Houthis deny sabotaging Red Sea internet cables days after sinking UK cargo ship

An aerial view of the Rubymar sinking in the Red Sea.
An aerial view of the Rubymar sinking in the Red Sea. Credit: X/@CENTCOM

Houthis have denied responsibility for sabotaging internet and telecommunications in the Red Sea, days after the group successfully sunk a British-registered cargo ship.

Officials said, without providing an explanation, on Tuesday that three cables in the vital waterway had been cut.

The development comes after the Rubymar on Saturday became the first merchant ship to be sunk in the Red Sea following a Houthi attack.

For months now Houthis have disrupted global shipping in the Red Sea - a key route for cargo and energy shipments from Asia and the Middle East to Europe - as part of what the group says is its response to Israel's military offensive in the Gaza Strip.

To this point, the group has only targeted merchant vessels, and any effort to sabotage communication lines could represent a further escalation in the crisis.

The damaged lines include Asia-Africa-Europe 1, the Europe India Gateway, Seacom and TGN-Gulf, Hong Kong-based HGC Global Communications said.

Some 25% of traffic flowing through the Red Sea has been affected by the cuts, according to the firm, adding it had begun re-routing traffic where possible.

Last month, the Houthis were accused by Yemen's internationally recognised government in exile of planning to disrupt telecommunications in the Red Sea.

The Houthis have denied the allegations and previously blamed any disruption on British and US military operations.

Western forces have been deployed in the waterway to protect merchant ships and have launched several attacks against Houthi forces in response to their incursions.

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However, the Houthis - which are backed by Iran - have remained steadfast in their attacks, successfully sinking a ship for the first time on Saturday.

The Rubymar - a British-registered vessel which was transporting an estimated 21,000 tonnes of fertiliser - had been mortally struck days beforehand and left to drift in the Red Sea taking on water.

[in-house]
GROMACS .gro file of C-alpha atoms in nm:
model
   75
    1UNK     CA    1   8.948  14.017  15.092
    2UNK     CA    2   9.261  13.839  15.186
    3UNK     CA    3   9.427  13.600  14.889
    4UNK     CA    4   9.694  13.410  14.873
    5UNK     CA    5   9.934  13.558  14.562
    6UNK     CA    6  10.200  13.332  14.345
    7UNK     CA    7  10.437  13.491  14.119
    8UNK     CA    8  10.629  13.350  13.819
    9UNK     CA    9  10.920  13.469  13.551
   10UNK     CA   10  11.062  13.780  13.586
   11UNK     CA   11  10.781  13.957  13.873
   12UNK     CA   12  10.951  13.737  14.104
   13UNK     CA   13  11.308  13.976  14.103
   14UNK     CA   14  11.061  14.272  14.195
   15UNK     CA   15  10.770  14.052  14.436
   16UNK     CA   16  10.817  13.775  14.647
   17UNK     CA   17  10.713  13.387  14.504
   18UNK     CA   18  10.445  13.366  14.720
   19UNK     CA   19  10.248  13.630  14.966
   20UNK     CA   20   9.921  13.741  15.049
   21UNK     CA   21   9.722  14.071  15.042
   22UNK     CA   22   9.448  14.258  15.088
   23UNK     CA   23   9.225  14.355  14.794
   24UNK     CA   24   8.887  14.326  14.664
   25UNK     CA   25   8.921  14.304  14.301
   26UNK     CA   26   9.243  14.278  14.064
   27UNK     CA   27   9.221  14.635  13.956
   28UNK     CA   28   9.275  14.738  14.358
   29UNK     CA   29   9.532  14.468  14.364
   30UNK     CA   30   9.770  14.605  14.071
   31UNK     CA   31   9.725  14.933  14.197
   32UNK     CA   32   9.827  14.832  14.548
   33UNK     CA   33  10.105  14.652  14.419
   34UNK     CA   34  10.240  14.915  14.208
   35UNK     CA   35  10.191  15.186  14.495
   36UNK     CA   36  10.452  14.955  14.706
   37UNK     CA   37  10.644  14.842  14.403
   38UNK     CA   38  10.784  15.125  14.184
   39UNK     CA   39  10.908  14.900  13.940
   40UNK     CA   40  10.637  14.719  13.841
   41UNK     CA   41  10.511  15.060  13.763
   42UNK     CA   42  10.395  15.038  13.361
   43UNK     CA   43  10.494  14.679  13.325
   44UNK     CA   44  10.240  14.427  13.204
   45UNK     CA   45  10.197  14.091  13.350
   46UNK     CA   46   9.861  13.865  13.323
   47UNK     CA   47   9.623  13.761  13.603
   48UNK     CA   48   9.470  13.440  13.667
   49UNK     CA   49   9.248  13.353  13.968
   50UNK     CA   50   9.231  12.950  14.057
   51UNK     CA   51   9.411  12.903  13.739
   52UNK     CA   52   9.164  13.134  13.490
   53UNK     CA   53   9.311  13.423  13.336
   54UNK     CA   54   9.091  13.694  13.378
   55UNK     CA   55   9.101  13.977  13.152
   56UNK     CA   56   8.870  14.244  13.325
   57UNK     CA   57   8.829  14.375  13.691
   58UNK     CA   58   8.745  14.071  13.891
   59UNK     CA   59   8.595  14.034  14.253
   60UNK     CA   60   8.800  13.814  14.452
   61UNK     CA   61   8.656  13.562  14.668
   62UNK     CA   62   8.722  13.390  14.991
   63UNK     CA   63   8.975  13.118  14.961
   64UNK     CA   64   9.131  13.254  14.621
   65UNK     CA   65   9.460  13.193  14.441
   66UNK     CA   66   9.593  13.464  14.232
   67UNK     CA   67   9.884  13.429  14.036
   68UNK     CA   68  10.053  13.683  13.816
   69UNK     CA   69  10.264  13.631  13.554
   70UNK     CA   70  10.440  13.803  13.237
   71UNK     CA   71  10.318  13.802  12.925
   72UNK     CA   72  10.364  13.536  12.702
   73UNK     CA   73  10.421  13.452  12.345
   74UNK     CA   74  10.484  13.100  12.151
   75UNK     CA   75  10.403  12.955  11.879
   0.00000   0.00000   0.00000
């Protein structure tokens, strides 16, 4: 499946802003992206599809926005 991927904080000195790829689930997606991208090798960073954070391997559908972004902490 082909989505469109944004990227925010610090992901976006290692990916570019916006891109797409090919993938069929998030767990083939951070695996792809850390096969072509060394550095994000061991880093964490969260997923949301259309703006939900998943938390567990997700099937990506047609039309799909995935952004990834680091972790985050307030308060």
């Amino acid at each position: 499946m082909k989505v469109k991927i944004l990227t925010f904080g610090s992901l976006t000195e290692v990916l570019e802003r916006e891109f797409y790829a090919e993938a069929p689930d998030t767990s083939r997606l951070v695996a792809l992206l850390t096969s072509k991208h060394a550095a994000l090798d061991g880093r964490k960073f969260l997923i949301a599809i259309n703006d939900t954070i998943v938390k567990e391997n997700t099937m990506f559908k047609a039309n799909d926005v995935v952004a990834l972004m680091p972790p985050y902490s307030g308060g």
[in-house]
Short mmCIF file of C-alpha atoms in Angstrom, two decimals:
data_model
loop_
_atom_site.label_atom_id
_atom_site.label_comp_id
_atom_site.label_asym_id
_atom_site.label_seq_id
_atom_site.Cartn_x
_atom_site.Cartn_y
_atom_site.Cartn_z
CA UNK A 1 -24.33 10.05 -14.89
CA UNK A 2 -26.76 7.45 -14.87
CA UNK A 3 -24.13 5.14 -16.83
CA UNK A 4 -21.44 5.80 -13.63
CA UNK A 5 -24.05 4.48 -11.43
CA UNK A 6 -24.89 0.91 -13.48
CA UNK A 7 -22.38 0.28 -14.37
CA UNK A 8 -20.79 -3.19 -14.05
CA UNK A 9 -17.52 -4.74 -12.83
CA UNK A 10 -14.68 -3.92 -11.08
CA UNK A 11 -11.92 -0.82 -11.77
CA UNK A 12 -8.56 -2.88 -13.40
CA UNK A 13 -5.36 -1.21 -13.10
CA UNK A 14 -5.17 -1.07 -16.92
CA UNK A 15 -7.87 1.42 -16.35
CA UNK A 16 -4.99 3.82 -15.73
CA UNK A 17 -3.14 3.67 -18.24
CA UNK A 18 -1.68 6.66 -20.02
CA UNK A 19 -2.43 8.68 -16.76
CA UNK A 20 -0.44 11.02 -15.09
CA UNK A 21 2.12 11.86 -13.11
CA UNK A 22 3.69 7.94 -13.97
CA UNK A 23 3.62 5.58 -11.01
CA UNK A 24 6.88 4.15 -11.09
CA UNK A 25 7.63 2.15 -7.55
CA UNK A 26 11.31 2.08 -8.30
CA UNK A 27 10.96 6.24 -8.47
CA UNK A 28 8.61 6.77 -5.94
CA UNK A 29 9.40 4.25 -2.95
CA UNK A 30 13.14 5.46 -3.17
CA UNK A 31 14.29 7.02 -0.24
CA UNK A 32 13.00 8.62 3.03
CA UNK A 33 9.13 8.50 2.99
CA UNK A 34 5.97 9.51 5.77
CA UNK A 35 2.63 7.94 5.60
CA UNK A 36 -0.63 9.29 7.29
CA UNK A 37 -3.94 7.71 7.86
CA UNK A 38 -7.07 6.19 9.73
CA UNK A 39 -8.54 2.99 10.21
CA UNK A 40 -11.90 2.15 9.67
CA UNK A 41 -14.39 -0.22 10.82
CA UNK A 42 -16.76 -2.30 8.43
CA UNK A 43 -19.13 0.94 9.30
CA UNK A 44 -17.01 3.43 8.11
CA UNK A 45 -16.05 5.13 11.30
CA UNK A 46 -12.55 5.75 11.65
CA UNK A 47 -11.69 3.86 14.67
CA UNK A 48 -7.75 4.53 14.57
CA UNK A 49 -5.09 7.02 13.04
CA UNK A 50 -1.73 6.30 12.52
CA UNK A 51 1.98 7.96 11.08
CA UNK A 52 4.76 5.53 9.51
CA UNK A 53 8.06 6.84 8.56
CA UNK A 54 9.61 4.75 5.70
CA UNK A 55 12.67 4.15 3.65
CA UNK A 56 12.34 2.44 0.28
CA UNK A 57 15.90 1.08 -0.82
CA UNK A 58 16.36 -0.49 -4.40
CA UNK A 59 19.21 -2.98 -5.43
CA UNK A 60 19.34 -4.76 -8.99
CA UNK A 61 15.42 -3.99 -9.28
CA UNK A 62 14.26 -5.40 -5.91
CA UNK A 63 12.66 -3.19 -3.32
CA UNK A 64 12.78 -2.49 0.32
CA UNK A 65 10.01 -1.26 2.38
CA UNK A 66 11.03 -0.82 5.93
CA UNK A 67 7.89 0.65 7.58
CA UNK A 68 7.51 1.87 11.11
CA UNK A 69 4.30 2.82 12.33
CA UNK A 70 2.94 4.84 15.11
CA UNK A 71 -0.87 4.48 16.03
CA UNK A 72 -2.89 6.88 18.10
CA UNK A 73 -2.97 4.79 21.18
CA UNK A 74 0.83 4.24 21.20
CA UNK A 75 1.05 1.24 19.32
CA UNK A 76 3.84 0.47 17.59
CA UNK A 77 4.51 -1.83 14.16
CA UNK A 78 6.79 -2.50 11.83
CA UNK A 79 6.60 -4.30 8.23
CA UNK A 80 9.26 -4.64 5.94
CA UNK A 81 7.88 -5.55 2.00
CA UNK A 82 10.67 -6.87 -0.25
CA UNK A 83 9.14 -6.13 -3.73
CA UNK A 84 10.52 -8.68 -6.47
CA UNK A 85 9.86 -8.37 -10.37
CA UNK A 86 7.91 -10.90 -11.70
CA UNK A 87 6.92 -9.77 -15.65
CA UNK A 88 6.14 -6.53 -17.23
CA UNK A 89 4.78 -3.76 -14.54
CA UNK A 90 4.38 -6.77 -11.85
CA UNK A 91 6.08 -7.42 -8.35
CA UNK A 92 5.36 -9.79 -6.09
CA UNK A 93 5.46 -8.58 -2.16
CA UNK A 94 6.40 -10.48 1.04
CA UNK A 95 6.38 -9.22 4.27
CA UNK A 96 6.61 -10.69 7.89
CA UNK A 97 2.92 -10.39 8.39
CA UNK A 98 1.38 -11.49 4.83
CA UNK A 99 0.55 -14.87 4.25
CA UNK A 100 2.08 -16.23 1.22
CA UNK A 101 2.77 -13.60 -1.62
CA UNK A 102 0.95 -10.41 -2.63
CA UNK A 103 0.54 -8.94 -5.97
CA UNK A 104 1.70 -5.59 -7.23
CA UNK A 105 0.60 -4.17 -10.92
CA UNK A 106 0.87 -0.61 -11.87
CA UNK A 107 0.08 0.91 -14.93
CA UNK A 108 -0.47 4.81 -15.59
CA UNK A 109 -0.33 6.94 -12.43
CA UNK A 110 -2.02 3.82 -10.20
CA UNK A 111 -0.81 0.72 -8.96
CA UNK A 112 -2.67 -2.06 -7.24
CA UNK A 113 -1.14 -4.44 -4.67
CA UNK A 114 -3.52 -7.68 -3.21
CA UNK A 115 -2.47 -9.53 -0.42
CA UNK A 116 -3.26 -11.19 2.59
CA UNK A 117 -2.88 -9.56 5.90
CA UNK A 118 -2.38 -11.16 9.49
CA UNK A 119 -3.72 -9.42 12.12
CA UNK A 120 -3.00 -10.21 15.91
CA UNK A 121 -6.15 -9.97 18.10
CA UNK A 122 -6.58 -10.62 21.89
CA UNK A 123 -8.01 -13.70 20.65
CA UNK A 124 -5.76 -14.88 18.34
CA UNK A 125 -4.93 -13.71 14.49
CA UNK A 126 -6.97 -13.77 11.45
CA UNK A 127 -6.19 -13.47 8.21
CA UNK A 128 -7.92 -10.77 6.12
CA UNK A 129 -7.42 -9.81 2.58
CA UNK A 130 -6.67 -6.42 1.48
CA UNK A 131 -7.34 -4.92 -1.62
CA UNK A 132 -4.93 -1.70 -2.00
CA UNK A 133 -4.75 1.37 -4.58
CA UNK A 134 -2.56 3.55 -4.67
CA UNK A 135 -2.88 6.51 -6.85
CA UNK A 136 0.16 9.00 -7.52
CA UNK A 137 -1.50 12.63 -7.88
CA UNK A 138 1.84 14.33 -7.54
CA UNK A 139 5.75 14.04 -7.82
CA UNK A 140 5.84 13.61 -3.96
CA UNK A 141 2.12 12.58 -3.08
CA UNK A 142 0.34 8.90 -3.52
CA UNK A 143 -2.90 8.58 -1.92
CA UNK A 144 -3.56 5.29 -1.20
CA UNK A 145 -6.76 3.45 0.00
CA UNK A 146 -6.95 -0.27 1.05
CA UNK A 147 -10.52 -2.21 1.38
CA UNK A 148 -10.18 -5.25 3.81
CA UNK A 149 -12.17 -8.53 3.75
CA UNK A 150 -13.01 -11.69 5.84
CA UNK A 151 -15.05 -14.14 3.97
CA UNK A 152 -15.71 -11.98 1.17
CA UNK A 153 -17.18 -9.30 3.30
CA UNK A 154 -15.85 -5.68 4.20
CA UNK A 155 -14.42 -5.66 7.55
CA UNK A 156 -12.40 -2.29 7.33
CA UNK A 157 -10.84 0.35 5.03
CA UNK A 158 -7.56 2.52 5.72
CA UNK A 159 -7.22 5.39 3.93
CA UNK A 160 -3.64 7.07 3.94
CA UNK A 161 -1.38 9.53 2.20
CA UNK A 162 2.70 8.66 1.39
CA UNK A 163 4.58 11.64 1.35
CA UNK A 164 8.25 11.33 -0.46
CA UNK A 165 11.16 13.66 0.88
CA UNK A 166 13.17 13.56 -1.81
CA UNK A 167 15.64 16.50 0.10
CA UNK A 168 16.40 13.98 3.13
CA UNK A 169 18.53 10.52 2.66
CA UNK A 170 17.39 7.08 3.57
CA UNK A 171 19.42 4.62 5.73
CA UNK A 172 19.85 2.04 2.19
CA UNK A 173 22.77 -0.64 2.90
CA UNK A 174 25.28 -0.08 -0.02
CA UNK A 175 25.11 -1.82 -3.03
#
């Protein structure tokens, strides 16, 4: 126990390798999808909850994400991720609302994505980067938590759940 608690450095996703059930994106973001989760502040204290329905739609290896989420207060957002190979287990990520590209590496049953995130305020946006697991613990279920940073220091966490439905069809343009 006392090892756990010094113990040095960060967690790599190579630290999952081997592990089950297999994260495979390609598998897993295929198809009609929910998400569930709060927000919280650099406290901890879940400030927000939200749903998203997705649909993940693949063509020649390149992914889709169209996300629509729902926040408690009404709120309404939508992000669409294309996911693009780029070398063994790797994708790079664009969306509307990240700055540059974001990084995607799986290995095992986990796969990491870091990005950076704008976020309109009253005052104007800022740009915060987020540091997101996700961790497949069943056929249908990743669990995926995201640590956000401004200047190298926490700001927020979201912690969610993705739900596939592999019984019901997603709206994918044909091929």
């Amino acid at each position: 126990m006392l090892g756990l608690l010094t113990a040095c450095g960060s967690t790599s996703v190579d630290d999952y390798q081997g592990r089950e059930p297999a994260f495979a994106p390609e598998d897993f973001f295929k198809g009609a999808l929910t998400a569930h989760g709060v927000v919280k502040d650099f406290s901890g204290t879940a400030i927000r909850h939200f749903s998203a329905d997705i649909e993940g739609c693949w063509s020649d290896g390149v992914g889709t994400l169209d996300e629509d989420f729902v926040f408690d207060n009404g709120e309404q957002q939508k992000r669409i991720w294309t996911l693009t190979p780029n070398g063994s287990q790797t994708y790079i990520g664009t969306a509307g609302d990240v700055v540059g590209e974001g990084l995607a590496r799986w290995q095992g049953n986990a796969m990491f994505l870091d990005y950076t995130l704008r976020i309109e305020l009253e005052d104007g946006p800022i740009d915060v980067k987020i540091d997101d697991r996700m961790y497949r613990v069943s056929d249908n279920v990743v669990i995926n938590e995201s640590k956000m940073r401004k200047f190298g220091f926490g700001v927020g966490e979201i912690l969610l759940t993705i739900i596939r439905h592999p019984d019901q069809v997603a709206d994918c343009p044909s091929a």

US Central Command (CENTCOM) said the sunk vessel now "presents an environmental risk" and a "subsurface impact risk to other ships transiting the busy shipping lanes of the waterway".

Senior Houthi leader Mohammed Ali al Houthi, in the wake of the sinking, accused UK Prime Minister Rishi Sunak and the British government of being responsible.

Writing on X, formerly known as Twitter, he name-checked the newly elected MP for Rochdale, George Galloway, who has been highly critical of both Mr Sunak and Labour leader Sir Keir Starmer's approach to the Israel-Hamas war.

The Rubymar was carrying around 21,000 tonnes of fertiliser. Credit: AP

He said: "You have a chance to salvage the M/V Rubymar. By sending a letter of guarantee, signed by George Galloway, that the relief trucks agreed upon at that time would enter Gaza."

Mr Galloway, leader of the Workers Party of Britain, has been a constant opponent of British and US foreign policies in the Middle East throughout his career, and has made repeated calls for an immediate ceasefire in the Gaza Strip.

Last week, he won the Rochdale by-election with just under 40% of the vote, using his victory speech to heap criticism on Sir Keir and the Labour Party, which had previously held the seat.

He said: "Keir Starmer, this is for Gaza. You have paid, and you will pay, a high price for the role that you have played in enabling, encouraging and covering for the catastrophe presently going on in occupied Palestine in the Gaza Strip."

The Houthis insist their attacks will continue until Israel stops its combat operations in the Gaza Strip, which have so far killed more than 30,000 people, according to the Hamas-run Gaza Health ministry.

Israel's military operation was itself triggered by an unprecedented attack into southern Israel by proscribed terror group Hamas, which killed 1,200 people and led to around 250 others being taken hostage.

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